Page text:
“Fear” connotes discomfort with liturgies that do not reflect personal temperament, upbringing, culture etc. I was raised in an almost comically bourgeois background where very outgoing forms of hospitality found at some liturgies would be considered vulgar. This is not at all related to the text or theology of the ordinary form.

      1. @Jordan Zarembo – comment #2:
        Jordan, thank you for the reply!
        Absolutely, the NO is “an orthodox apostolic liturgy” – no question. For the years I was aware what constituted a licit Mass, I think I may have been to only one that was questionable.
        My point was that the idea that somehow the NO is intrinsically more “evangelistic” than the EF hasn’t played out in my experience; that includes evangelizing inside and outside the Church!

        I appreciate your comments re: postmodern liturgy; you’ve helped me understand more clearly your post.

  38. No matter which liturgical side, there will be those who love the liturgy perhaps for all the wrong reasons and become what Pope Francis described in what I call the “Magisterium of his daily homilies” as ideologues.

    This is part of what he said this morning and it is stunning and perceptive and I think a sign of where he is leading us:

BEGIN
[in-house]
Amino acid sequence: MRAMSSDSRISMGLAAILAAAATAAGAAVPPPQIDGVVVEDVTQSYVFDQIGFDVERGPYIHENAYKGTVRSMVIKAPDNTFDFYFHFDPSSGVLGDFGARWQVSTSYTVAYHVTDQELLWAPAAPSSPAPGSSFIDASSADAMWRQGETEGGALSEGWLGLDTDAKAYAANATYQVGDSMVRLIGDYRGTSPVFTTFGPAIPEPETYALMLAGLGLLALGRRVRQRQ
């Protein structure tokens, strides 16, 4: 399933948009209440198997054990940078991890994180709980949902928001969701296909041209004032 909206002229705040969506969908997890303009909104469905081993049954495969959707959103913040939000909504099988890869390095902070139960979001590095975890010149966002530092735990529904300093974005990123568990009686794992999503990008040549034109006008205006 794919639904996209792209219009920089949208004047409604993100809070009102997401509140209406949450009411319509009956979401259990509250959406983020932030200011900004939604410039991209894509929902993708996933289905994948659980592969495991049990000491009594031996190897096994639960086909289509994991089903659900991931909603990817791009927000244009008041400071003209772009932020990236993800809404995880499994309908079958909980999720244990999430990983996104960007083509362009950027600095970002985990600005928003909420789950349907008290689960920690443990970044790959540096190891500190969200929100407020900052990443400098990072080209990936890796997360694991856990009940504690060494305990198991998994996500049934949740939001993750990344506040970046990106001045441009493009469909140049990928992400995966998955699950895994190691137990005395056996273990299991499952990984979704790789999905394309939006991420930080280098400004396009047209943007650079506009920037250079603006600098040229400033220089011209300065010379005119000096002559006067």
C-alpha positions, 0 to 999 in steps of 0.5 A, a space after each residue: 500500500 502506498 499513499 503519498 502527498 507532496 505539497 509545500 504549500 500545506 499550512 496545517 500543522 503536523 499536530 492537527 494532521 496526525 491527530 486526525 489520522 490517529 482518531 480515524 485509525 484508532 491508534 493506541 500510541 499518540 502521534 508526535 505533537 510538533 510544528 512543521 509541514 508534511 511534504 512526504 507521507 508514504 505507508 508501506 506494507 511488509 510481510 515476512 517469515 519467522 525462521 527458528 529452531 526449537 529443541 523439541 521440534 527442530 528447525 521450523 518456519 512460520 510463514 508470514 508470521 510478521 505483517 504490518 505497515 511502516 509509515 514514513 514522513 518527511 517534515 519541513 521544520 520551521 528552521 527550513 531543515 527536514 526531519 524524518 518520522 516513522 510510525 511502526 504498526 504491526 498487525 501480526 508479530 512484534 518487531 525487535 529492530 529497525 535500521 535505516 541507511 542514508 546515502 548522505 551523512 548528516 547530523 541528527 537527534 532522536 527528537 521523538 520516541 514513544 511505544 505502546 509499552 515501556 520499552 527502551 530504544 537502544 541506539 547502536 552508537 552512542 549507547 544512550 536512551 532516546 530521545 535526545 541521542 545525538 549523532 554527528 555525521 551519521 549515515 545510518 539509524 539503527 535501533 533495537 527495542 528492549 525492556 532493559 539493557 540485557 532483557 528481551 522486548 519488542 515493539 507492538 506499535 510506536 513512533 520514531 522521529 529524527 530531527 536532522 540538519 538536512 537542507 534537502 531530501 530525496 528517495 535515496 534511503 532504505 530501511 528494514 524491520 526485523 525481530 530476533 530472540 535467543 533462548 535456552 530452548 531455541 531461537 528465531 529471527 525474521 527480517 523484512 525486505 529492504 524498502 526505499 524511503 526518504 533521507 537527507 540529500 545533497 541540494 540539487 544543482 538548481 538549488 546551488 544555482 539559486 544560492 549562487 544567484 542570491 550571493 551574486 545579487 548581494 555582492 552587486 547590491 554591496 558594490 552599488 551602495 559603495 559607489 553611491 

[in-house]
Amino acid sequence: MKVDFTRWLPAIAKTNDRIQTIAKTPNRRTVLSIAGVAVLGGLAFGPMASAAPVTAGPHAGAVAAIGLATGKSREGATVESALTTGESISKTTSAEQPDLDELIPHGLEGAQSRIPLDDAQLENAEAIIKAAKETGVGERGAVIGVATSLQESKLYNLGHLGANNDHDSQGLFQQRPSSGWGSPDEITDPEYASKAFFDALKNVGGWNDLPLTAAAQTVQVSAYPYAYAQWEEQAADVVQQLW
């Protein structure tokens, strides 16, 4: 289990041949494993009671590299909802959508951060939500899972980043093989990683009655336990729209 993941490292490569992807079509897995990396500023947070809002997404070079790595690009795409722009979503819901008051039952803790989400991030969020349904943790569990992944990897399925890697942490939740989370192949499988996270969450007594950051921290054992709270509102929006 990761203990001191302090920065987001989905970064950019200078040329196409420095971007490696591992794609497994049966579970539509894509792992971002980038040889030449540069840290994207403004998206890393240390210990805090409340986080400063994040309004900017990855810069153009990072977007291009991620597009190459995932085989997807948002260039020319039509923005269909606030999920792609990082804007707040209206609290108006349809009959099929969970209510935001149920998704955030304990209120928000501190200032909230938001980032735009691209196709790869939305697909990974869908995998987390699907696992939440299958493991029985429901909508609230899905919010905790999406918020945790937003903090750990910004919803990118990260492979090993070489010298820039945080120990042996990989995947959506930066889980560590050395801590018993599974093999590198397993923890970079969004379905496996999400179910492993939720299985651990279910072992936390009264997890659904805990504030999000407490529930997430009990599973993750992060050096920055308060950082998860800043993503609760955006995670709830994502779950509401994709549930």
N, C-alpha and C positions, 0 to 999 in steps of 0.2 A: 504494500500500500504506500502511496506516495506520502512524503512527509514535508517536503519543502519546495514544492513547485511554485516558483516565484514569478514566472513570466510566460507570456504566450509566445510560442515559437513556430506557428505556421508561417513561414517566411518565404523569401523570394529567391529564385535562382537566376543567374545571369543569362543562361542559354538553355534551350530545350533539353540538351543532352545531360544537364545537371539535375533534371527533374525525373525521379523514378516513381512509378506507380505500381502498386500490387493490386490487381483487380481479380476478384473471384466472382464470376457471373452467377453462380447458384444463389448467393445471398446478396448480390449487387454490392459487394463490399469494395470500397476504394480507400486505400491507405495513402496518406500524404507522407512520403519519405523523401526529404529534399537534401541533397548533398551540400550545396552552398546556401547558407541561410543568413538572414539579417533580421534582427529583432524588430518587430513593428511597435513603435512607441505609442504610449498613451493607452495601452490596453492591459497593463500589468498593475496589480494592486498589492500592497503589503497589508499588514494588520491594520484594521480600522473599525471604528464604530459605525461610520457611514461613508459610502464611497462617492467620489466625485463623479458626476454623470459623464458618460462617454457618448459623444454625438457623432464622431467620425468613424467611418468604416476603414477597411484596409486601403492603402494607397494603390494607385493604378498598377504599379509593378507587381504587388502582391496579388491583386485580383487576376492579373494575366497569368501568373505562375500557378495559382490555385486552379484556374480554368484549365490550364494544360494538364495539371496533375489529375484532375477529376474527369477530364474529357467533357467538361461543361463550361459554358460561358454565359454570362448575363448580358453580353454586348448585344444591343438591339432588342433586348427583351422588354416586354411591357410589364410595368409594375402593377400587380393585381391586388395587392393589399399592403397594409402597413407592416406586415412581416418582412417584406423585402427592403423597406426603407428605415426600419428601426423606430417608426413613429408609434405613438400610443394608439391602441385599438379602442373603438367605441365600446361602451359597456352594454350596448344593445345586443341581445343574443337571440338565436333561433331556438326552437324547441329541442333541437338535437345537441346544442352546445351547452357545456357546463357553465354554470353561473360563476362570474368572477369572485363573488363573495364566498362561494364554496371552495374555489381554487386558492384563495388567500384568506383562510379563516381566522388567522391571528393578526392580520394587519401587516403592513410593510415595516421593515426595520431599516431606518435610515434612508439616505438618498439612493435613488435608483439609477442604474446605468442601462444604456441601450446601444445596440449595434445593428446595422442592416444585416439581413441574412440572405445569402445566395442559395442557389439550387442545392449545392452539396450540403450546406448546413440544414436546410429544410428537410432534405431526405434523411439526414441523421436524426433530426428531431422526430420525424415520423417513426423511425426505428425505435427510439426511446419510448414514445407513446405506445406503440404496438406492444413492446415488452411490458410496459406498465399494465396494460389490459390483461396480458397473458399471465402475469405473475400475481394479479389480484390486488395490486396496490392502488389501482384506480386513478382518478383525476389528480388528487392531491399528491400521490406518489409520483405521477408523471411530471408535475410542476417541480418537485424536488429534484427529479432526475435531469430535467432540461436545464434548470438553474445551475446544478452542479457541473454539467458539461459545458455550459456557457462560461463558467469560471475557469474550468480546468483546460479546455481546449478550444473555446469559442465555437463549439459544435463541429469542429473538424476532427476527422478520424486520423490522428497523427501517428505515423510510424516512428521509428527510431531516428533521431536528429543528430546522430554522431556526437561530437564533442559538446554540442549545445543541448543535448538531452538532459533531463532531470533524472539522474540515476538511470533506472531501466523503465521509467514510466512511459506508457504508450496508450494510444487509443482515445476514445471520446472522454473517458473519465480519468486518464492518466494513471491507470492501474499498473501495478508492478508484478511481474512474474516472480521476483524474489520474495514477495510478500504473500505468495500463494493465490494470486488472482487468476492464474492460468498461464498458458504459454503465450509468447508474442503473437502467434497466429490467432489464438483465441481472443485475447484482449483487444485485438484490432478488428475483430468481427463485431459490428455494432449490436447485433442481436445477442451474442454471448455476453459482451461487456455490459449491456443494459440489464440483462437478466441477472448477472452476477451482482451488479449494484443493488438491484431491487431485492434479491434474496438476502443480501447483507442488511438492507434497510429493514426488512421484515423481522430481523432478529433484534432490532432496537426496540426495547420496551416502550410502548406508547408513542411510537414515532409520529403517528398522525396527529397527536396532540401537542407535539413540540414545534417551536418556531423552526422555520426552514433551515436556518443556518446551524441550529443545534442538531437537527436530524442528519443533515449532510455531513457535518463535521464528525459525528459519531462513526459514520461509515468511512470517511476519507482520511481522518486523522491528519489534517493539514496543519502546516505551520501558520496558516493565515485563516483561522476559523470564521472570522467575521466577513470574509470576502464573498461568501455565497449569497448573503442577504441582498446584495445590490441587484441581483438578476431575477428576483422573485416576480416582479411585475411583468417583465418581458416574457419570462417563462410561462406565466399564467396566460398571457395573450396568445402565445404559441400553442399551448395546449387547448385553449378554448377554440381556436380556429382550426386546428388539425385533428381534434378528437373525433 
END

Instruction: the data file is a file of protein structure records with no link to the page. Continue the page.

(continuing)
“And these, on the road of duty, load everything on the shoulders of the faithful. The ideologues falsify the gospel. Every ideological interpretation, wherever it comes from – from [whatever side] – is a falsification of the Gospel. And these ideologues – as we have seen in the history of the Church – end up being intellectuals without talent, ethicists without goodness – and let us not so much as mention beauty, of which they understand nothing.

    “Rather,” said Pope Francis, “the path of love, the way of the Gospel, is simple: it is the road that the Saints understood”:

    The saints are those who lead the Church forward! The road of conversion, the way of humility, of love, of the heart, the way of beauty … Today let us pray to the Lord for the Church: that the Lord might free her from any ideological interpretation and open the heart of the Church, our Mother Church, to the simple Gospel, to that pure Gospel that speaks to us of love, which brings love, and is so beautiful! It also makes us beautiful, with the beauty of holiness. Today let us pray for the Church.”

    He says the “falsification of the Gospel” comes from “whatever side.”
    I suspect he is speaking of the ultra traditionalists and the ultra-progressives and more specifically the academics in both camps. Interesting to say the least.

  39. More mumbo-jumbo – and yes, let Francis speak for himself….well, almost…we do end with: “….suspect he is speaking of the ultra traditionalists and the ultra-progressives and more specifically the academics in both camps. Interesting to say the least.”